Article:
Small dogs get a place of their own at Bear Creek Dog Park
25 pounds is maximum size in new area
If you can't play with the big dogs…
… Then make a play area of your own.
That's what's happened this winter at El Paso County's 20-acre Bear Creek Dog Park, which has existed for 10 years at 21st and Rio Grande streets. A 1 ¾ -acre space is now fenced off from the rest of the park (except for a remote area along the creek), so that dogs 25 pounds or less have an off-leash place to themselves.
The plan, as well as about $5,000 for the chain-link fence, emanated from area dog lovers, with administrative support from County Parks.
Credited with the initial brainstorm is Allen Herzberg, owner of a 16-pound rat terrier named Tonka. “My little dog is friendly but active,” he explained in a recent interview. “When I took him to the dog park, he kept getting in trouble with the bigger dogs. He wanted to play, but he'd get rolled in the dirt.”
This was in 2004. Herzberg began researching the possibilities. On the Internet, he looked up other dog parks around the country and found that “a lot of them have small-dog areas,” he said.
A commonality in such parks was the 25-pound dividing line. “At some point you have to pick a number,” he said. “And that's why I was pleased to find such a wealth of experience out there.”
The next step was finding out if the idea had support. Herzberg met with Lovers Of Off-Leash Parks (LOOP), the volunteer group that had formed in early 2004 to help the county take care of the Bear Creek Dog Park. Buoyed by popular support (95 percent of 45 people surveyed at the park liked the concept), LOOP and Herzberg over the following year came up with the plan that was eventually implemented - a clearly defined space near the park entrance that would be fenced and gated to prevent small dogs from getting out and big dogs from getting in.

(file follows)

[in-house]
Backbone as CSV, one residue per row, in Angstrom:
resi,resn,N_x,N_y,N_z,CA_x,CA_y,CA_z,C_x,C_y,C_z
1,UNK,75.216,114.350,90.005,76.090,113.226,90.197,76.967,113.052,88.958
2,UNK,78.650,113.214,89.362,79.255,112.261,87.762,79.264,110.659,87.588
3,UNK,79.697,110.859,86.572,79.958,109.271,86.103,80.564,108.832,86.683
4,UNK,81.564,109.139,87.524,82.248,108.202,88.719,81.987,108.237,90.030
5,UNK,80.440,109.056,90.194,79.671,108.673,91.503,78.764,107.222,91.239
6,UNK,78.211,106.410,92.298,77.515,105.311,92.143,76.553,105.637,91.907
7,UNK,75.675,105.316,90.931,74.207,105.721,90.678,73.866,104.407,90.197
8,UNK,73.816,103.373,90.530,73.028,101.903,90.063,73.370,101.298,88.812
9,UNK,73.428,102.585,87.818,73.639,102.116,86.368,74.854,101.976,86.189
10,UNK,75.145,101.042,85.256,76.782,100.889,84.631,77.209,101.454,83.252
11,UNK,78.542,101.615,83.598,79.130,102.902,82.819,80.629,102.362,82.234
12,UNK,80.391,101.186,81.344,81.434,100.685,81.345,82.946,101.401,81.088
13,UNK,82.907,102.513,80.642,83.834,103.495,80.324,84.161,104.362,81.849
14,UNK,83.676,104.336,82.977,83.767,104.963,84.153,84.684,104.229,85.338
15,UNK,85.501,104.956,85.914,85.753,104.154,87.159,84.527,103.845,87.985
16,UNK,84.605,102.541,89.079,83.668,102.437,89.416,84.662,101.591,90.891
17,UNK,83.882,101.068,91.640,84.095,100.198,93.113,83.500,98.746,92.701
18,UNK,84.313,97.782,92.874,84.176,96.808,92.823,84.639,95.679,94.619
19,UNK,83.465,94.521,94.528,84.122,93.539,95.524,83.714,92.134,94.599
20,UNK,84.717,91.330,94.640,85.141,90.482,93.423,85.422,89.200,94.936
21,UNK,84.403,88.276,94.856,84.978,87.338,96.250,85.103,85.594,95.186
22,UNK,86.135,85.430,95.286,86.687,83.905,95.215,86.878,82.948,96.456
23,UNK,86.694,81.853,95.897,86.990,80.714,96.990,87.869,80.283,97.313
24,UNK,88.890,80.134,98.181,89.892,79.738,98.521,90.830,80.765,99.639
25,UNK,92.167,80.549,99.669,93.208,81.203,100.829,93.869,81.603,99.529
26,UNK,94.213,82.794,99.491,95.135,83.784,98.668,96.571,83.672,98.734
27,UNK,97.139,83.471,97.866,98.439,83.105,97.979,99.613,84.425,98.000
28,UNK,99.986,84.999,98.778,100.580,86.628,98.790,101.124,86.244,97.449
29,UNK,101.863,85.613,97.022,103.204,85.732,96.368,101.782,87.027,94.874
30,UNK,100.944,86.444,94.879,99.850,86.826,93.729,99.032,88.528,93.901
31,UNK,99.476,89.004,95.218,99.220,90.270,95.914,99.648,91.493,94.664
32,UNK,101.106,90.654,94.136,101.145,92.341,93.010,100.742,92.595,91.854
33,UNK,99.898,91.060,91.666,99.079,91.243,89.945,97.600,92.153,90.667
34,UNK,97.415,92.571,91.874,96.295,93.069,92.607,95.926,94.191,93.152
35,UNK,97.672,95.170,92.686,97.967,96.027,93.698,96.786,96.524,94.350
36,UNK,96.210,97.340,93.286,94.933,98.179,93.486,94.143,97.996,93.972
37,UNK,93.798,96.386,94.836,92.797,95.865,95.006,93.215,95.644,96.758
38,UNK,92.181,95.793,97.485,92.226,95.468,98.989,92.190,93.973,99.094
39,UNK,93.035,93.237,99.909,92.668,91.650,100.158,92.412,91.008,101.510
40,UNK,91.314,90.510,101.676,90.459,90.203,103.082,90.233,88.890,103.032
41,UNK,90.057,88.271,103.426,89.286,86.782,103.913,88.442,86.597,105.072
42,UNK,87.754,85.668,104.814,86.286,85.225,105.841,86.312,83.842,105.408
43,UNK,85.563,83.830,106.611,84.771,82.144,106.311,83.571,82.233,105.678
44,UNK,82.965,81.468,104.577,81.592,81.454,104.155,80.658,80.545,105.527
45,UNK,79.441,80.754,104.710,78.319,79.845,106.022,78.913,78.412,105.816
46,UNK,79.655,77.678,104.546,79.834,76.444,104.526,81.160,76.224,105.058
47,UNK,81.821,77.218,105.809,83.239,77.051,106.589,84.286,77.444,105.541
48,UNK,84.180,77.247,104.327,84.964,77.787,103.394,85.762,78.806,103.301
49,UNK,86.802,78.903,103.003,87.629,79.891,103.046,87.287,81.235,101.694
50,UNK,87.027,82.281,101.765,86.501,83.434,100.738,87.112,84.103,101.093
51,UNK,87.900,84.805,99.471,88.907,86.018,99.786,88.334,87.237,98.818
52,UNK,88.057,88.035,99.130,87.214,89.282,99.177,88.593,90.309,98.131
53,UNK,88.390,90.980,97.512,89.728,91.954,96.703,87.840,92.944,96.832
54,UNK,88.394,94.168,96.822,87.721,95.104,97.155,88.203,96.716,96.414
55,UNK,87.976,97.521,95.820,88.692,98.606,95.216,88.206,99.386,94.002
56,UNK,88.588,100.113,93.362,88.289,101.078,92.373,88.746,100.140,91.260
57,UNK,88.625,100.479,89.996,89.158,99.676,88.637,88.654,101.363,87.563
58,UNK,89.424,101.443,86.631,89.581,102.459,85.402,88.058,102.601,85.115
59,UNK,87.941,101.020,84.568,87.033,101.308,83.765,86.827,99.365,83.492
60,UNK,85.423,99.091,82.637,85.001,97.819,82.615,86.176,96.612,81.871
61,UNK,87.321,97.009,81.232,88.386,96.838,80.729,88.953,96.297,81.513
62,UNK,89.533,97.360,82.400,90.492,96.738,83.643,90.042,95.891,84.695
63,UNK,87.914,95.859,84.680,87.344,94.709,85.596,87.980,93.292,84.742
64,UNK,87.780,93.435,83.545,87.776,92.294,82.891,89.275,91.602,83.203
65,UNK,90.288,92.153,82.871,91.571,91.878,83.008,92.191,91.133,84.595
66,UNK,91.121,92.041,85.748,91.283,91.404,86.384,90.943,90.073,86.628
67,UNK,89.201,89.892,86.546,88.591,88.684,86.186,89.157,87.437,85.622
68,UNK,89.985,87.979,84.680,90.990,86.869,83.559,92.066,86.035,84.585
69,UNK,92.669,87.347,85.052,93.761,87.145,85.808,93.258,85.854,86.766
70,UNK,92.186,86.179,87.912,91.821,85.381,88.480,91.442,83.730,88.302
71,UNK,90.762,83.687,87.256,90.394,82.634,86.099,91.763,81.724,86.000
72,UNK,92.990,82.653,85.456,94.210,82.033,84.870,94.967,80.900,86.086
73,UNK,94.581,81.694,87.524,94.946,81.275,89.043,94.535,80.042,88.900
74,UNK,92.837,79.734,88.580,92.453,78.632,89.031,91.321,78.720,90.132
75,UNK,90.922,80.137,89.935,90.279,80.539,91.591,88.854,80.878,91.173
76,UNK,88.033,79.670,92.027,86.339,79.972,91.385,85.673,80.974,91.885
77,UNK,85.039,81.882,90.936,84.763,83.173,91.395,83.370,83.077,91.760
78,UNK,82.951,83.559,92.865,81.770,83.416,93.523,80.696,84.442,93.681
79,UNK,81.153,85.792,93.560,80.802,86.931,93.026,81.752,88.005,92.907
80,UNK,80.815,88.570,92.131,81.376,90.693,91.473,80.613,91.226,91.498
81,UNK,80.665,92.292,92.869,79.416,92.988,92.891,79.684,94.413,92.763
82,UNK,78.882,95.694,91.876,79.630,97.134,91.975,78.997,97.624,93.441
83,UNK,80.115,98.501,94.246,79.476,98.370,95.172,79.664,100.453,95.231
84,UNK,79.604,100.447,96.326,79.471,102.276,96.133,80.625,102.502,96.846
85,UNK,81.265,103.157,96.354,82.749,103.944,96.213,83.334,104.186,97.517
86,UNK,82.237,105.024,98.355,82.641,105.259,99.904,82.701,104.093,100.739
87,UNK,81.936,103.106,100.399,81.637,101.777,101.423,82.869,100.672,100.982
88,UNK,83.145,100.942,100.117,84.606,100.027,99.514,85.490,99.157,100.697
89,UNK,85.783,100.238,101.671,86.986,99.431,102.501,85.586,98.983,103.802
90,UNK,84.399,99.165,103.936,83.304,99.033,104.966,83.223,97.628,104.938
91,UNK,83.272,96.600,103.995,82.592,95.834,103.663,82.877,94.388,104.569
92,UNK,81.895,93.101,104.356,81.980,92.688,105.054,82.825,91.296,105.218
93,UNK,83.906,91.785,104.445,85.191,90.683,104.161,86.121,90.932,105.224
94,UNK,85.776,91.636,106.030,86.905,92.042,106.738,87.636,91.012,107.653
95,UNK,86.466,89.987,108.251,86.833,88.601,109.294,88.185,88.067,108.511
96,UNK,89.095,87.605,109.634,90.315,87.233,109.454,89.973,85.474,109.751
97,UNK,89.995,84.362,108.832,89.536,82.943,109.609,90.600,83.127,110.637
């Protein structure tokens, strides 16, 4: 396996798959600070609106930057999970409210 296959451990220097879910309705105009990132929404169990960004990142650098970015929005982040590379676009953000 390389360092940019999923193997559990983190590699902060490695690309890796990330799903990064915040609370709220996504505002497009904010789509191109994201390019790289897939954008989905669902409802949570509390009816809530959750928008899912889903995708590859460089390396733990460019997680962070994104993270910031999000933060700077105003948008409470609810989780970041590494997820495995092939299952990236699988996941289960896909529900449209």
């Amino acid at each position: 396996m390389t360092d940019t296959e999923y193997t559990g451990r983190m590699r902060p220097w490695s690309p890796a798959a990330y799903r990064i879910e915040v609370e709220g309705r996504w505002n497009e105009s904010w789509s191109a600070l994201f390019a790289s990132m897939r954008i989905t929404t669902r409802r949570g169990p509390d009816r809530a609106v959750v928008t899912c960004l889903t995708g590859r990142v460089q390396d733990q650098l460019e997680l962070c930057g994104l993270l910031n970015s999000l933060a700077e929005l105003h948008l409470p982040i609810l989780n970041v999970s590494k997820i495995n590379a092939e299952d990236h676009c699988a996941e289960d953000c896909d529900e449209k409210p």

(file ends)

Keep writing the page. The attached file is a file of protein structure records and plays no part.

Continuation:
Area dog owners also supported the idea with their wallets. A total of $2,000 for the fence was raised in just two days of fund- raising at the park. “We looked on it as a stamp of approval,” said Ron Buchanan, the head of LOOP.
County Parks helped by reviewing the plans and lining up a contractor to install the fencing. “That dog park is probably the most used part of our parks system, believe it or not,” County Parks Director Tim Wolken said. “I've been there when it's zero degrees, and people are out there walking their dogs.”
The park, which is free and open to the public, is the only off-leash place for dogs in the County Parks system. It's also bigger than most such parks Wolken has seen. “We're blessed with that,” he said. “Others around the nation are a lot smaller, and there's no grass left after six months.”
Dog owners using the park should have their animals on voice command; also, their dogs should not behave aggressively toward other dogs or people. Highly visible at the entrance is a dispenser of plastic bags that people are encouraged to use in cleaning up after their dogs.
In conjunction with County Parks, LOOP has helped form a dog park advisory subcommittee, which will help plan future improvements to the facility. Upcoming this year will be an upgrade of the trail around the park, Buchanan said. Under consideration is another closed-off area near the entrance, for puppies or as a transition for dogs that are new to the park. LOOP would also like to eventually complete the creekside fencing for the small-dog area, he said.
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